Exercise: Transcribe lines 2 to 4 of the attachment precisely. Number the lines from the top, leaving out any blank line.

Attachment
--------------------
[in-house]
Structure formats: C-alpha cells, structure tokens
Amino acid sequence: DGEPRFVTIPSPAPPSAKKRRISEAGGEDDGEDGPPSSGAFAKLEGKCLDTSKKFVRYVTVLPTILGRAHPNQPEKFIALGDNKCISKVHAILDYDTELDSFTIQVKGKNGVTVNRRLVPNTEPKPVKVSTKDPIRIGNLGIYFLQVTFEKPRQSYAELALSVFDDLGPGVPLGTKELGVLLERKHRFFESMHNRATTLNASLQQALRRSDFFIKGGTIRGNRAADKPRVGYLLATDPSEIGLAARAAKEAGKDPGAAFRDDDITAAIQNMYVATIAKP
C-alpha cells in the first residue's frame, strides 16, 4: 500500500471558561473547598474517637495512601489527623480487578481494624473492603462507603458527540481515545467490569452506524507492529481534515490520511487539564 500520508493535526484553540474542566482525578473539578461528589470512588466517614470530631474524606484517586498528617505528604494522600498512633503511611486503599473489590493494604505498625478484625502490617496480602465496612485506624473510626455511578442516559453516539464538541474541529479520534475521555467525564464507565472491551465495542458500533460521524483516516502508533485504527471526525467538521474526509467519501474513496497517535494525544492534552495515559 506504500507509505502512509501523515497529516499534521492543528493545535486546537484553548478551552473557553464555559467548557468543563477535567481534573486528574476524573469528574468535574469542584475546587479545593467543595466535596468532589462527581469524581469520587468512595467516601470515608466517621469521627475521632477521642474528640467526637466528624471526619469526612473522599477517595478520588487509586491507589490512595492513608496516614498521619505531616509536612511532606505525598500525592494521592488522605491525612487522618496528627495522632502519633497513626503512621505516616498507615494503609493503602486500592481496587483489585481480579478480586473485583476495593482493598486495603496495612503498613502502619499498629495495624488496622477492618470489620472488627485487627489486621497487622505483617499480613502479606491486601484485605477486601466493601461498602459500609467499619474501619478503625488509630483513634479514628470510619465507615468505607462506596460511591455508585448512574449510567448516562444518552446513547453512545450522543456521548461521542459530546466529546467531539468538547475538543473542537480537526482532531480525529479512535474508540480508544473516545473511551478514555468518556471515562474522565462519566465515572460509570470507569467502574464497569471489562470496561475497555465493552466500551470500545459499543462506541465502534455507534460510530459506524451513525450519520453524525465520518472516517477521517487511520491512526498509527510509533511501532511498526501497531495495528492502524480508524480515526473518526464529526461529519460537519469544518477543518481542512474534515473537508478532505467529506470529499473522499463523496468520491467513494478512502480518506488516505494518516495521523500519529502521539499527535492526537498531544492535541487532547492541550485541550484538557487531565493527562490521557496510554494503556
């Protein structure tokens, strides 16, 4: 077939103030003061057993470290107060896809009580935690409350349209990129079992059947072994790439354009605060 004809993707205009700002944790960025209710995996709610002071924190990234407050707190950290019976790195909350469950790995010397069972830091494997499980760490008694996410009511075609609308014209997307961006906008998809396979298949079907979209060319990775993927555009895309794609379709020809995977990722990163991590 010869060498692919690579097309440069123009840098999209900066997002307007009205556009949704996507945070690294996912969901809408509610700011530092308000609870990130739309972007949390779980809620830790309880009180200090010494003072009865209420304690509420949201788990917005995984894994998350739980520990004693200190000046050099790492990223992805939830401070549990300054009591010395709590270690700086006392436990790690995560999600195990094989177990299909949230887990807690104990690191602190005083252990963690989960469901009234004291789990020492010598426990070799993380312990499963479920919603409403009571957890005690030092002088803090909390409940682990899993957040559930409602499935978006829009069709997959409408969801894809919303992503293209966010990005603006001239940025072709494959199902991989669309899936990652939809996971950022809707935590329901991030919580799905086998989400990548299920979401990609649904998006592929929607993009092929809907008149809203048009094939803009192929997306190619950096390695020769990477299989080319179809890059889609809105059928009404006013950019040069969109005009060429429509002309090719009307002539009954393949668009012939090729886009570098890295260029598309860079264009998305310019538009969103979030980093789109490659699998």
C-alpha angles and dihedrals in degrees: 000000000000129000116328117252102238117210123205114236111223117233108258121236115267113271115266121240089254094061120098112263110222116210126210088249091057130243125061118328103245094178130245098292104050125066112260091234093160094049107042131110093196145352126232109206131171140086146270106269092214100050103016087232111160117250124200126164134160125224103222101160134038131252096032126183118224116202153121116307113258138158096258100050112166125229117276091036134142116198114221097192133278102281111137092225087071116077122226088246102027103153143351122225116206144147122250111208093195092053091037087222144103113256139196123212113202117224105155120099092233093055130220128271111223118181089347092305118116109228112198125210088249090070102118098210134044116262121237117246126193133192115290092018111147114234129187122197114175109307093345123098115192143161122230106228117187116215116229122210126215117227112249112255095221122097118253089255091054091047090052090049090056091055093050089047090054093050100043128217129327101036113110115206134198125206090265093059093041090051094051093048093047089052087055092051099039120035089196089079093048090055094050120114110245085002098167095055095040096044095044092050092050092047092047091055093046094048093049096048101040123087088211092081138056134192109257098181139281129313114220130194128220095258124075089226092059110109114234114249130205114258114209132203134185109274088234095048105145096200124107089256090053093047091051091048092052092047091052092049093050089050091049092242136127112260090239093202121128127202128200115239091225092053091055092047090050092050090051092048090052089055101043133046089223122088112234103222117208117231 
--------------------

Structure formats: C-alpha cells, structure tokens
Amino acid sequence: DGEPRFVTIPSPAPPSAKKRRISEAGGEDDGEDGPPSSGAFAKLEGKCLDTSKKFVRYVTVLPTILGRAHPNQPEKFIALGDNKCISKVHAILDYDTELDSFTIQVKGKNGVTVNRRLVPNTEPKPVKVSTKDPIRIGNLGIYFLQVTFEKPRQSYAELALSVFDDLGPGVPLGTKELGVLLERKHRFFESMHNRATTLNASLQQALRRSDFFIKGGTIRGNRAADKPRVGYLLATDPSEIGLAARAAKEAGKDPGAAFRDDDITAAIQNMYVATIAKP
C-alpha cells in the first residue's frame, strides 16, 4: 500500500471558561473547598474517637495512601489527623480487578481494624473492603462507603458527540481515545467490569452506524507492529481534515490520511487539564 500520508493535526484553540474542566482525578473539578461528589470512588466517614470530631474524606484517586498528617505528604494522600498512633503511611486503599473489590493494604505498625478484625502490617496480602465496612485506624473510626455511578442516559453516539464538541474541529479520534475521555467525564464507565472491551465495542458500533460521524483516516502508533485504527471526525467538521474526509467519501474513496497517535494525544492534552495515559 506504500507509505502512509501523515497529516499534521492543528493545535486546537484553548478551552473557553464555559467548557468543563477535567481534573486528574476524573469528574468535574469542584475546587479545593467543595466535596468532589462527581469524581469520587468512595467516601470515608466517621469521627475521632477521642474528640467526637466528624471526619469526612473522599477517595478520588487509586491507589490512595492513608496516614498521619505531616509536612511532606505525598500525592494521592488522605491525612487522618496528627495522632502519633497513626503512621505516616498507615494503609493503602486500592481496587483489585481480579478480586473485583476495593482493598486495603496495612503498613502502619499498629495495624488496622477492618470489620472488627485487627489486621497487622505483617499480613502479606491486601484485605477486601466493601461498602459500609467499619474501619478503625488509630483513634479514628470510619465507615468505607462506596460511591455508585448512574449510567448516562444518552446513547453512545450522543456521548461521542459530546466529546467531539468538547475538543473542537480537526482532531480525529479512535474508540480508544473516545473511551478514555468518556471515562474522565462519566465515572460509570470507569467502574464497569471489562470496561475497555465493552466500551470500545459499543462506541465502534455507534460510530459506524451513525450519520453524525465520518472516517477521517487511520491512526498509527510509533511501532511498526501497531495495528492502524480508524480515526473518526464529526461529519460537519469544518477543518481542512474534515473537508478532505467529506470529499473522499463523496468520491467513494478512502480518506488516505494518516495521523500519529502521539499527535492526537498531544492535541487532547492541550485541550484538557487531565493527562490521557496510554494503556